A single octal digit represents the RWX ON and OFF values. Three of these octal values represent all three of the ‘who’. So, the number 777, is not literally seven hundred-seventy-seven, it is actually 7, 7, and 7, where each octal digit indicates that all three bits have been set ON (4+2+1 = 7), thus giving full permissions to User, Group and Other.
When a file is created, it takes its owner as the person who created the file, and its group is the default group of the user who created the file. The permissions are set against a mask that might specify whether certain bits, and thus permissions, should be turned OFF by default. Most services, such as FTP or Bash, mask OFF the world writable bit, making it impossible to create a file that is world writable. The Rackspace Cloud Sites FTP and SFTP all behave in this manner. The owner can change the permissions after file creation to anything from 000 to 777. As a result, within the Rackspace Cloud Sites environment, there is usually no reason to give Other write permissions to any file or any directory.
Cloud Sites scenarios
Cloud Sites is continually working to improve security. Following are a few special cases that you need to know about to properly secure files.
- If you are using Cloud Sites only as a PHP solution, you can completely remove all Other permissions from all files and directories. So files could be 600 and directories could be 700.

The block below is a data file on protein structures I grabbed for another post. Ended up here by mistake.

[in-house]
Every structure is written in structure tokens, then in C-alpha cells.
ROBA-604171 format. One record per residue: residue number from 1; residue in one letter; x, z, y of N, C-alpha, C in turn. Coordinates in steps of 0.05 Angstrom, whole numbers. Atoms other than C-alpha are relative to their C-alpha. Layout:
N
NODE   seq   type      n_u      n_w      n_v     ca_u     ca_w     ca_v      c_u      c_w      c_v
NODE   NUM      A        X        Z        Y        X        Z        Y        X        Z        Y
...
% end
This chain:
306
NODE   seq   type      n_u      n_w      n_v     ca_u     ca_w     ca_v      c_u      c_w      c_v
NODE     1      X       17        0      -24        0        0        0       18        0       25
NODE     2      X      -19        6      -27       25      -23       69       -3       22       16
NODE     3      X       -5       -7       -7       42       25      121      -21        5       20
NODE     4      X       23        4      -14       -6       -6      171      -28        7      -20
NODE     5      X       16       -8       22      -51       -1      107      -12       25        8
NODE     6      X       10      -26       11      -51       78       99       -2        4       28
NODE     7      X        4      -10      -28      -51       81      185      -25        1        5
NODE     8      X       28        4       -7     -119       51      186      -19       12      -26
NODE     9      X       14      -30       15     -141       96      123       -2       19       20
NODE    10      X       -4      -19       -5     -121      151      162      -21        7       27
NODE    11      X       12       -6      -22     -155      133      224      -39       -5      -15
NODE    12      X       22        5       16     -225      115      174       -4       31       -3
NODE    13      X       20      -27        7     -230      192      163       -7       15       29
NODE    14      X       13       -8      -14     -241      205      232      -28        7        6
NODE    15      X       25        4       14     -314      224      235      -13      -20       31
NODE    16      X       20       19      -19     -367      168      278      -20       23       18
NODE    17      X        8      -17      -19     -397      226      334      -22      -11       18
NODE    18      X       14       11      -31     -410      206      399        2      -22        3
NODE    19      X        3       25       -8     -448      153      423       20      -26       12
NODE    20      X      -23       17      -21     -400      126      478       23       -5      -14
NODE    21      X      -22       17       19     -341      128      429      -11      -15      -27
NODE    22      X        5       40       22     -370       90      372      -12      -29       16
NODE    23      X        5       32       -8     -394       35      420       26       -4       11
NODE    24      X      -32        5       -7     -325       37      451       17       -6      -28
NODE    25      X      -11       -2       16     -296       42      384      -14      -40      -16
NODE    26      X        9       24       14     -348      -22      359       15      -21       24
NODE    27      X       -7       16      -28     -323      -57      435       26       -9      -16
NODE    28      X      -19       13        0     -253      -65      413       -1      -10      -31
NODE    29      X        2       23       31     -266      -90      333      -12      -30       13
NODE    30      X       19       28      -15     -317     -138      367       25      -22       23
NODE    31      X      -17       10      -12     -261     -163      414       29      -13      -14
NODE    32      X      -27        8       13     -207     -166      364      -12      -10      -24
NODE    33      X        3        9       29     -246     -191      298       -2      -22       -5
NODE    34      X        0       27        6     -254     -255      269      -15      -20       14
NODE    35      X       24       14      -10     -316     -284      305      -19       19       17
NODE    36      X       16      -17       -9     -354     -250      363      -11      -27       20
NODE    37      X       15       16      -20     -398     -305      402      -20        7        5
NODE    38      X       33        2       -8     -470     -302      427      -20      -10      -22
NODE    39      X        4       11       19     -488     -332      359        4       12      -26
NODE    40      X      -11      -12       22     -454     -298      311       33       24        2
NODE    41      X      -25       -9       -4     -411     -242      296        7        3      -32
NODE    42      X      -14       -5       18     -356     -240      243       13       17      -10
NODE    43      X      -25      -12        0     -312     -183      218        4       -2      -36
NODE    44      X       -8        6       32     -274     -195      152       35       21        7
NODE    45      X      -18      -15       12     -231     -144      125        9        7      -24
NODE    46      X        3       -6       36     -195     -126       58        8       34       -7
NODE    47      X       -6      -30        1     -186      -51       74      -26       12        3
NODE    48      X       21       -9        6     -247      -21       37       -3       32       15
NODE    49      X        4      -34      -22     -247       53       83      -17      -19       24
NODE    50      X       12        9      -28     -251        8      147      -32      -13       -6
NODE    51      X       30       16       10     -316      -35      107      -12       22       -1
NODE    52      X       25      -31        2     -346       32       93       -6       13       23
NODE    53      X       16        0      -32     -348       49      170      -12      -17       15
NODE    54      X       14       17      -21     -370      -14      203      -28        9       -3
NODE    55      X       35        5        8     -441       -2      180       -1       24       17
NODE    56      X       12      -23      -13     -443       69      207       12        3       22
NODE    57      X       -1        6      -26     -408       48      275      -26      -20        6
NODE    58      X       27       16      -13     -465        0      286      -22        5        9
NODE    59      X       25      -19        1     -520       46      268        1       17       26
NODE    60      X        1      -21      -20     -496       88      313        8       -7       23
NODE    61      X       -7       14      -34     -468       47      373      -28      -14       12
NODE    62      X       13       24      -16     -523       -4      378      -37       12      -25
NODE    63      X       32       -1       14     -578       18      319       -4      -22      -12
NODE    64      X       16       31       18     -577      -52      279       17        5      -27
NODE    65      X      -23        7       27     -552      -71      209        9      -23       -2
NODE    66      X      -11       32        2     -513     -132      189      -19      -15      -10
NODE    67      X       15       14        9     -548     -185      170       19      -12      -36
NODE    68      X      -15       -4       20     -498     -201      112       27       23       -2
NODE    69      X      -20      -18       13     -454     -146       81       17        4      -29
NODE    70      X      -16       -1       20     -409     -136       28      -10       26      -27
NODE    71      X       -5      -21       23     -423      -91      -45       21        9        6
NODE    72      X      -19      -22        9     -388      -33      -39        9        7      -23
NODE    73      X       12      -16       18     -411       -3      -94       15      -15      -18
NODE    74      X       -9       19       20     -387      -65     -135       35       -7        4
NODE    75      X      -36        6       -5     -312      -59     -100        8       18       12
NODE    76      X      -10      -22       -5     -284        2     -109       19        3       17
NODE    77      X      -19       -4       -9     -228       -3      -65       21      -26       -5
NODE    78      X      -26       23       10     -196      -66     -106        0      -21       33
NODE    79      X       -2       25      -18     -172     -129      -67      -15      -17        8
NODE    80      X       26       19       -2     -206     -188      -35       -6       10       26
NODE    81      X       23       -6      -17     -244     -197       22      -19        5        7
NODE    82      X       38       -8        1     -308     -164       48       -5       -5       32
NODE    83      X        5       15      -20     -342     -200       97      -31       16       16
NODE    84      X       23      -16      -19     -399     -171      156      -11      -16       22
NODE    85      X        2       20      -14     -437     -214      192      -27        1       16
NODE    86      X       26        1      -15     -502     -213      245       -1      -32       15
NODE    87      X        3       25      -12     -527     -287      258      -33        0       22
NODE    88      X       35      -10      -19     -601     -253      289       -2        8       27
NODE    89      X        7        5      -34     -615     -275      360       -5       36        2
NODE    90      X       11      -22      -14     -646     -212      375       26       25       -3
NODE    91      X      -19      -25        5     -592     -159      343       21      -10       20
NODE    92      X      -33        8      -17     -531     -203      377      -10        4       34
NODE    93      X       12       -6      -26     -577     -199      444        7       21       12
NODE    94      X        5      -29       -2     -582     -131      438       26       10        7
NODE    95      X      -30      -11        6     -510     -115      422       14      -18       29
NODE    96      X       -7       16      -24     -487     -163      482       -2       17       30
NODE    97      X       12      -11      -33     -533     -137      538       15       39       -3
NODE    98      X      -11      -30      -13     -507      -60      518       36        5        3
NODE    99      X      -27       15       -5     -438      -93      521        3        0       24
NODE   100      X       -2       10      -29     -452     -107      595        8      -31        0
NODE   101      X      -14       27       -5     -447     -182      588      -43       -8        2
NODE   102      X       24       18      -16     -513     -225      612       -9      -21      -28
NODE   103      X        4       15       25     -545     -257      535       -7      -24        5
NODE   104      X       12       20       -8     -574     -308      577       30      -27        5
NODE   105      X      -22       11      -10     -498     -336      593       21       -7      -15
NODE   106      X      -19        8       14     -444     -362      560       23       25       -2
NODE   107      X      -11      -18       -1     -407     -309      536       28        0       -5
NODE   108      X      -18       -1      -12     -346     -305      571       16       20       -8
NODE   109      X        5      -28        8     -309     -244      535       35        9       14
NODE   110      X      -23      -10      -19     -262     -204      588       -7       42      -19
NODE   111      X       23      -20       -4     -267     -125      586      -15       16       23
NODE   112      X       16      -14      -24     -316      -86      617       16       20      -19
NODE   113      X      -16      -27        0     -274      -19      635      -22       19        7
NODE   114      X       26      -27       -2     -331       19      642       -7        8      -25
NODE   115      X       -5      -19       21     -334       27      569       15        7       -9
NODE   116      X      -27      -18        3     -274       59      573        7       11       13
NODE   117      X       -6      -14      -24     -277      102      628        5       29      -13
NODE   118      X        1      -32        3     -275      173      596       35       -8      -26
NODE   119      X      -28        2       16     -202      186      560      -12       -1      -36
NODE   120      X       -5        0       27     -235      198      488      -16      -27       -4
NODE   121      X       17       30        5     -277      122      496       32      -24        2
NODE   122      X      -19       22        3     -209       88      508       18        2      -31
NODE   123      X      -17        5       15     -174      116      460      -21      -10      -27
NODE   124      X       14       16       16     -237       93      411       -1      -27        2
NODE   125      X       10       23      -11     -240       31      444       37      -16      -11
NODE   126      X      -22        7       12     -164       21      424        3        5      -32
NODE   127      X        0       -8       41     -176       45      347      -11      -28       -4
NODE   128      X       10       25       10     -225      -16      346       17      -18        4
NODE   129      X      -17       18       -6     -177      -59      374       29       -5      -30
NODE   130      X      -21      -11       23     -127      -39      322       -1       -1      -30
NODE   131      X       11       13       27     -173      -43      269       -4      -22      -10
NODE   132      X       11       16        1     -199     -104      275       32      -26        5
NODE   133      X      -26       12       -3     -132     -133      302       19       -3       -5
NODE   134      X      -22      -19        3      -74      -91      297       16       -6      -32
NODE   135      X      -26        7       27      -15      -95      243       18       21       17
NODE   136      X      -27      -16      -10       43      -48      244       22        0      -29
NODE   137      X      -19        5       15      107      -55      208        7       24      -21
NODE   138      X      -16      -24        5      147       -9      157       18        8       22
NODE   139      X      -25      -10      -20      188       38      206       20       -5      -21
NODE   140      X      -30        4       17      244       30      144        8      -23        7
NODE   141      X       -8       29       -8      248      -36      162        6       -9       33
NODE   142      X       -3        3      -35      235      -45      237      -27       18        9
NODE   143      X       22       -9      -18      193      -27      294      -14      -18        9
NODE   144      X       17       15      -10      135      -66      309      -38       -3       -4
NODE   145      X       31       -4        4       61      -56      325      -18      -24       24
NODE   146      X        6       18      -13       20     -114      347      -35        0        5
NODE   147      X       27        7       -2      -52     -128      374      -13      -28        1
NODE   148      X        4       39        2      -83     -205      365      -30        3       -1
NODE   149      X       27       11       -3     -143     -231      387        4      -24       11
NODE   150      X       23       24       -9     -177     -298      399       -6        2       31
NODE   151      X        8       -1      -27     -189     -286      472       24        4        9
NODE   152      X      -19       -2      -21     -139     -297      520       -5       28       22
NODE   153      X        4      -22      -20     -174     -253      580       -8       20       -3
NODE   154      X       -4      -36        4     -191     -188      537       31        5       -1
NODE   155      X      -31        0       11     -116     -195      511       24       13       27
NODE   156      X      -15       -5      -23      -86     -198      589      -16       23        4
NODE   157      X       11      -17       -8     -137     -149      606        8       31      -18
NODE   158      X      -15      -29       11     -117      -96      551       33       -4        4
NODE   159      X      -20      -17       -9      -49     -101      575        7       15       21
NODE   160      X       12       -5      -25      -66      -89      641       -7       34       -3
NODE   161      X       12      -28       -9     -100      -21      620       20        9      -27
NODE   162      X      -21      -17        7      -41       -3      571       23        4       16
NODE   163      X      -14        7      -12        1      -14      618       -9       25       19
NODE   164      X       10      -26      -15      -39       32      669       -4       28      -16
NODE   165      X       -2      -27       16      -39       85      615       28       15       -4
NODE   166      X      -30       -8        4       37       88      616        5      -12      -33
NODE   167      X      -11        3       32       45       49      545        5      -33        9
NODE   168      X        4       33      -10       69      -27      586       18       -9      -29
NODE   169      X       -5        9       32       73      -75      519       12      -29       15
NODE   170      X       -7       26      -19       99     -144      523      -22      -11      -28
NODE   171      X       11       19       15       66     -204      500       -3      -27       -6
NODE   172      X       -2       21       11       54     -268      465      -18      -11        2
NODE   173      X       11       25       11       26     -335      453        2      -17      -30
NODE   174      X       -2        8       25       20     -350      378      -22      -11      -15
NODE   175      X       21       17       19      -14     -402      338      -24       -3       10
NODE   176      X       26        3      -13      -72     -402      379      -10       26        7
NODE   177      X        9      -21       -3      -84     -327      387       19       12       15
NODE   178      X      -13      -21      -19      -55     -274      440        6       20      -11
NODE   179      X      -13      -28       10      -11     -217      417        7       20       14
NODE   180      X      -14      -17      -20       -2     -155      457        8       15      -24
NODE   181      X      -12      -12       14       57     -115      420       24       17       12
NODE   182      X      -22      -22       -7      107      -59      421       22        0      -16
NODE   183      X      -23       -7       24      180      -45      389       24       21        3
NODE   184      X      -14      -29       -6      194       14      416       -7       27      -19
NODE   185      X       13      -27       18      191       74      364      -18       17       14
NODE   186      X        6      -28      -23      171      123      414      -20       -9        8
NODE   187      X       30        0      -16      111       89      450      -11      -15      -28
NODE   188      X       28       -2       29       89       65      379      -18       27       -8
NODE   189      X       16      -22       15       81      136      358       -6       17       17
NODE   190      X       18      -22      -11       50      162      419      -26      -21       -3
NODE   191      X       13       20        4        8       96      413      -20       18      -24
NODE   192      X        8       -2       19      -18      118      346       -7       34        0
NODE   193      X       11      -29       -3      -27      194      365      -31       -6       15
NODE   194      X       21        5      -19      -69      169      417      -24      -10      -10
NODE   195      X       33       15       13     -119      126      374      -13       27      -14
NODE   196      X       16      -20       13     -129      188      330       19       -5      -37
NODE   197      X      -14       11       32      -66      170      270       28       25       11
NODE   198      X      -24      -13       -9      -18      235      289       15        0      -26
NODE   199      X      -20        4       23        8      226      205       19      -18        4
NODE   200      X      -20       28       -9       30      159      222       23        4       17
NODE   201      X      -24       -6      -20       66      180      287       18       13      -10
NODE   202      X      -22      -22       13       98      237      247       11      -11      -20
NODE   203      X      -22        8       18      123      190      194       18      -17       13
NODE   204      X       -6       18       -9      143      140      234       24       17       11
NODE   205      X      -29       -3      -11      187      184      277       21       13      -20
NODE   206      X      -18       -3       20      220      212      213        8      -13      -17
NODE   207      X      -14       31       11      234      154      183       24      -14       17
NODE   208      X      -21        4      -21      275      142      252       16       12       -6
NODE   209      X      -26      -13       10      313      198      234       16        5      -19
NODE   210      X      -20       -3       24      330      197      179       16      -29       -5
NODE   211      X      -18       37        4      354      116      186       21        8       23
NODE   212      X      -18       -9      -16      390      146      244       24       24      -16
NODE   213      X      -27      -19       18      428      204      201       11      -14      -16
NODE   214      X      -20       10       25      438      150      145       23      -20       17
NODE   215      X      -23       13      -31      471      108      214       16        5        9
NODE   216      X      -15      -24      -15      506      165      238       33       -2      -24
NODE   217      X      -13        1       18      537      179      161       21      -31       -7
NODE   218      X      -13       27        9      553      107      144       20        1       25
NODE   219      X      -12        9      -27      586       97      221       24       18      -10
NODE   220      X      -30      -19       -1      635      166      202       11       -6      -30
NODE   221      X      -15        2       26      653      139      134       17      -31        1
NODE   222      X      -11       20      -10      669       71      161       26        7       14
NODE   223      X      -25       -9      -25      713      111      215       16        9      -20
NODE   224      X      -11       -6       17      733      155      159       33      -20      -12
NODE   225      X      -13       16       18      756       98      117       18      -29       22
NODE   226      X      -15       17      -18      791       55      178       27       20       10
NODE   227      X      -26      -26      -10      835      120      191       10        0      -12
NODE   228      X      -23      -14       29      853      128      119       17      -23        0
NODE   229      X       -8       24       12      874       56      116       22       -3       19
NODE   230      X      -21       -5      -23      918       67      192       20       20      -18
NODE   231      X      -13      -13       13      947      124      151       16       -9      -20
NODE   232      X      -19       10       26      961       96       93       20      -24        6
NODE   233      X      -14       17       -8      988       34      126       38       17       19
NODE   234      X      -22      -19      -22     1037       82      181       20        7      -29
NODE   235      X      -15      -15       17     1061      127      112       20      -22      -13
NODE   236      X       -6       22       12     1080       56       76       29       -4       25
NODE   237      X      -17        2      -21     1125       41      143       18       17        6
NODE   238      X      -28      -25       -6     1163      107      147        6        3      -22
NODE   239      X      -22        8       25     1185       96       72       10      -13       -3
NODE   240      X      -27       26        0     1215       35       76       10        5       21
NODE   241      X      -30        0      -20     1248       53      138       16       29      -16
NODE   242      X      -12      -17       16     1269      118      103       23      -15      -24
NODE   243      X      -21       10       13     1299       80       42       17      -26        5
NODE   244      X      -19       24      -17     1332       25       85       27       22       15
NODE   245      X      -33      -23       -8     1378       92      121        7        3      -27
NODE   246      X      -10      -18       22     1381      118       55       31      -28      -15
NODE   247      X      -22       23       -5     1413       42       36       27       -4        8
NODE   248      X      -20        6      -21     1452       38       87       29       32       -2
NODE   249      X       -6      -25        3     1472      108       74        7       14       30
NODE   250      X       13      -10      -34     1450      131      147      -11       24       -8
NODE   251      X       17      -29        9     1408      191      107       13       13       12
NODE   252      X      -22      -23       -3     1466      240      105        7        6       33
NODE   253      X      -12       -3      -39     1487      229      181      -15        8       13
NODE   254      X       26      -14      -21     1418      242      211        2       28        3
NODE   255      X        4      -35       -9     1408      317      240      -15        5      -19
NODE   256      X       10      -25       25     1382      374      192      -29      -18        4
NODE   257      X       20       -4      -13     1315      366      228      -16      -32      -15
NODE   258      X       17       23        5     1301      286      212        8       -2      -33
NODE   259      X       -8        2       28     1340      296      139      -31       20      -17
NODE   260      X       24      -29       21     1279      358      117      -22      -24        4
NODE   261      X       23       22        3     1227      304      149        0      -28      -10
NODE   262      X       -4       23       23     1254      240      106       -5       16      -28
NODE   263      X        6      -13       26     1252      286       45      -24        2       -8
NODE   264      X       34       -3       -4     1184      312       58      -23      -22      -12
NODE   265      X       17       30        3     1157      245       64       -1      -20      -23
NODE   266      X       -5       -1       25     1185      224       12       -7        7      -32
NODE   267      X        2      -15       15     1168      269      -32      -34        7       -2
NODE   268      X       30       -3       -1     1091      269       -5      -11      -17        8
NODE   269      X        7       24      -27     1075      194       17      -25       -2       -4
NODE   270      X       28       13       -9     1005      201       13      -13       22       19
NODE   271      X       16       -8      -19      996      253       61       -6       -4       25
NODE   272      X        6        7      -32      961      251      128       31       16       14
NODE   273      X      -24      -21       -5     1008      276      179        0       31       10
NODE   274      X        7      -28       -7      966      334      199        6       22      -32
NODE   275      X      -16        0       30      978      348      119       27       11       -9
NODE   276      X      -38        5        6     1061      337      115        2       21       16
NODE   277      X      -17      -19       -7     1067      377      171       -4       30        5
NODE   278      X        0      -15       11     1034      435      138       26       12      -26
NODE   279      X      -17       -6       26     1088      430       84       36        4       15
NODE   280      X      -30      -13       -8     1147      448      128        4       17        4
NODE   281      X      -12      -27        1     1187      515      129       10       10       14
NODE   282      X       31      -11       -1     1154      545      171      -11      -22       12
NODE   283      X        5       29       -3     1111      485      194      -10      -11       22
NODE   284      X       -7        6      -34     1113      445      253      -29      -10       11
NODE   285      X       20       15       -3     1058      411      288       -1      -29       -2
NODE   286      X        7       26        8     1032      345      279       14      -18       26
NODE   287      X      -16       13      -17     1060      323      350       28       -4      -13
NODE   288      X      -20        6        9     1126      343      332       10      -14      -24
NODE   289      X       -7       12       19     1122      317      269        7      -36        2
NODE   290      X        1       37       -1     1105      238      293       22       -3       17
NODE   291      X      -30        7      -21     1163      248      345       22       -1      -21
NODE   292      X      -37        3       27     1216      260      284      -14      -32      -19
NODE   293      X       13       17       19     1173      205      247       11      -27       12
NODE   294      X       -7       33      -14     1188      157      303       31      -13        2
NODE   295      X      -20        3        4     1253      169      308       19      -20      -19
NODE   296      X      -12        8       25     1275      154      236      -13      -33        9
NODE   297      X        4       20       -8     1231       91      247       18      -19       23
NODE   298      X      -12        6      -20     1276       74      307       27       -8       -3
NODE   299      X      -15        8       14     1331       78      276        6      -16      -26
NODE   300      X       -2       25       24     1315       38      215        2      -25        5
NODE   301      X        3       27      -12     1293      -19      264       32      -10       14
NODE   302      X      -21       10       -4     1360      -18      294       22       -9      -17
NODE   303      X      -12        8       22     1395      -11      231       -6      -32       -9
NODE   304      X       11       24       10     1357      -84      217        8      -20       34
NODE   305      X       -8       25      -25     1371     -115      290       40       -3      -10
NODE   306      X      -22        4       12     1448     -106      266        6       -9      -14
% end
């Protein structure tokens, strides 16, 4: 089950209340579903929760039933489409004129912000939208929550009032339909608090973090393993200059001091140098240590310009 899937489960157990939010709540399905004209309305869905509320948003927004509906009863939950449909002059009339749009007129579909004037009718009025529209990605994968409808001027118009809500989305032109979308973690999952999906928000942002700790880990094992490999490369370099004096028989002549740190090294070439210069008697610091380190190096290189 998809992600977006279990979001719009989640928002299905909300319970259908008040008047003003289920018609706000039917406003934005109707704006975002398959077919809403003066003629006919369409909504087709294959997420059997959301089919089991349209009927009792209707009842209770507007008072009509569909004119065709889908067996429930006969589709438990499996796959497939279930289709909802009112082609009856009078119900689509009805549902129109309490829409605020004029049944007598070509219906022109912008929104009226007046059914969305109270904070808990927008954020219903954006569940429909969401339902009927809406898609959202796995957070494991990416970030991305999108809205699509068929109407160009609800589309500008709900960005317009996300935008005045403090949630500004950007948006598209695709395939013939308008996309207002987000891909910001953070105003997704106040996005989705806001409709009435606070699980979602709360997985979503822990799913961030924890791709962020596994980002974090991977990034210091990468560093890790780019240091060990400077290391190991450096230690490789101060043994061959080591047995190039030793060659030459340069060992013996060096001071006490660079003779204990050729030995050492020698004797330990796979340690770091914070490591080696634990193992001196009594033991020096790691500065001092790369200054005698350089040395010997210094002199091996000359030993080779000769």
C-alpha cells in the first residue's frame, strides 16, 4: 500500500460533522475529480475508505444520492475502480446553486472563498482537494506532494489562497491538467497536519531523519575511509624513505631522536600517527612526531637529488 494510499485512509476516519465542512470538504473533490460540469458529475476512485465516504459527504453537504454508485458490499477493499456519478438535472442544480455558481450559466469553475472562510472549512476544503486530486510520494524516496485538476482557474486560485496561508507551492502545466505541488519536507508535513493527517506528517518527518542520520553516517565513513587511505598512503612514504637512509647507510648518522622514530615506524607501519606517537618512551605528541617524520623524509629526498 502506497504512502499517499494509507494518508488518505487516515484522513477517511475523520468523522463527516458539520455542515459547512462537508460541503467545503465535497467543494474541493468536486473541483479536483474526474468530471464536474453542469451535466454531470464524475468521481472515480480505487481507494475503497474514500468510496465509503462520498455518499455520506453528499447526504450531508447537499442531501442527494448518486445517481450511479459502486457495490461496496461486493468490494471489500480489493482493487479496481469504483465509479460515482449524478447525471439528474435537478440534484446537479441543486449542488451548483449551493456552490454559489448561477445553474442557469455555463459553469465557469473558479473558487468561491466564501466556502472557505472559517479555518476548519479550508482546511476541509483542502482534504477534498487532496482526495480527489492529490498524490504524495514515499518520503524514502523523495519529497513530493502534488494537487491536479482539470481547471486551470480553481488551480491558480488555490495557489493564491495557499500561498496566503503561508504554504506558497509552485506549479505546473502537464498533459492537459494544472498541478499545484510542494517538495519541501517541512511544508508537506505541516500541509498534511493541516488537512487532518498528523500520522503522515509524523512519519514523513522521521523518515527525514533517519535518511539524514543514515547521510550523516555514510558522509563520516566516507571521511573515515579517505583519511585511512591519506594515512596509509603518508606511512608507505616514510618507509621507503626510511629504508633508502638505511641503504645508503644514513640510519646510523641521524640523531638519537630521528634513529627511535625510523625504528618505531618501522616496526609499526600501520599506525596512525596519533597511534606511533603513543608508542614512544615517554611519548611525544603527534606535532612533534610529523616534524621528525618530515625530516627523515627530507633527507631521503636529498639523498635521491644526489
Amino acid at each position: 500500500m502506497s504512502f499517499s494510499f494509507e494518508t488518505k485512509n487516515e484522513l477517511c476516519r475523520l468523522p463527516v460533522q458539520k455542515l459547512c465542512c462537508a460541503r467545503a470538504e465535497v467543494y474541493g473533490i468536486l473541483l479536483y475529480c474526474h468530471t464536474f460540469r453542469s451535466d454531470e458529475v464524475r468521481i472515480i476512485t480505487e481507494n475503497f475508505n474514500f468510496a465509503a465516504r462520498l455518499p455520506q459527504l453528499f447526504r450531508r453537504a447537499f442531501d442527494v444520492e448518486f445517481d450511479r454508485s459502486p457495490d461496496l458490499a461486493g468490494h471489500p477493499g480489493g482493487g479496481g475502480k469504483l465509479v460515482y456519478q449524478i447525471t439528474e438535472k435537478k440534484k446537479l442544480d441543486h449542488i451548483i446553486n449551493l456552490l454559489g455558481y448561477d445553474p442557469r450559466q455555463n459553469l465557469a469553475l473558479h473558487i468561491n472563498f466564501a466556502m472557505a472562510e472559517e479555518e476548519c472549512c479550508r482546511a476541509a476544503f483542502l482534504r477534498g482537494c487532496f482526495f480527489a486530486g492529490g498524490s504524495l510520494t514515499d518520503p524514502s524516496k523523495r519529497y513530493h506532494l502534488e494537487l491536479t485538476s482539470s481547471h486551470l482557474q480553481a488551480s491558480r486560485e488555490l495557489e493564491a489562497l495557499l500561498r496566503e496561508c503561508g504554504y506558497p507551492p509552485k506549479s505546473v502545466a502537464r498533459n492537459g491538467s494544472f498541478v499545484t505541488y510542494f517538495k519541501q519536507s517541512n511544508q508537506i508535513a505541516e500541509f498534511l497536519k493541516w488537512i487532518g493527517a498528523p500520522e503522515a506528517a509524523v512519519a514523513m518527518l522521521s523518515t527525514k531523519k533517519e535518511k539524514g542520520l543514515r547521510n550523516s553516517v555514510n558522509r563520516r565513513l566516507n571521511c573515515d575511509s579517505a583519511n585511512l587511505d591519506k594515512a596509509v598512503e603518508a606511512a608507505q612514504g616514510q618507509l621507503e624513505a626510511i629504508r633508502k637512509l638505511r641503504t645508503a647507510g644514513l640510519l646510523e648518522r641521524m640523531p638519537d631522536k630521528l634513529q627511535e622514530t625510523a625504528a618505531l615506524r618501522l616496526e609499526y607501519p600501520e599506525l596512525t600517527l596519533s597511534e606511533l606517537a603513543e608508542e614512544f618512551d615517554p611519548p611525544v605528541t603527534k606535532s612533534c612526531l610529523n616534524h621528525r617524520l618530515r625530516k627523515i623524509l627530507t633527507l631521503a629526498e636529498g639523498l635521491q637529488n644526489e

- When you are using multiple FTP users to manage the content of the site, the Group permissions must be considered. FTP users are in the same group as the primary account owner. Their ability to access files is determined through the Group permissions, and in general they should be set the same as the User permissions. 770 is standard for directories, and 660 is standard for files.
- When you are using CGI, the CGI files must be set to Executable. So 700 or 770 is the standard for files in the cgi-bin directory.
- If you are using Cloud Sites classic ASP/.Net solution, we recommend that you use impersonation. Contact our Support for assistance with this.
The following table provides a reference for each scenario.
Gives only the user (owner) full permission. This is a good option if you are not using FTP users.
Gives only the user full permissions to the file that is not a script or a binary.
Gives the group and user full permissions. This is a good option if you are using FTP.
Gives the group and user full permissions.
Gives the user full permissions and marks the file as an executable.
Gives the user full permissions and marks the file as executable.
Gives the user full permissions and allows everyone else to traverse and list directory contents. Required when using .NET w/o impersonation.
Gives full read write and execute permissions to both user and group, but limits access to read-only to all others.
Gives the user read and write permissions, and give reader permissions to group read and other.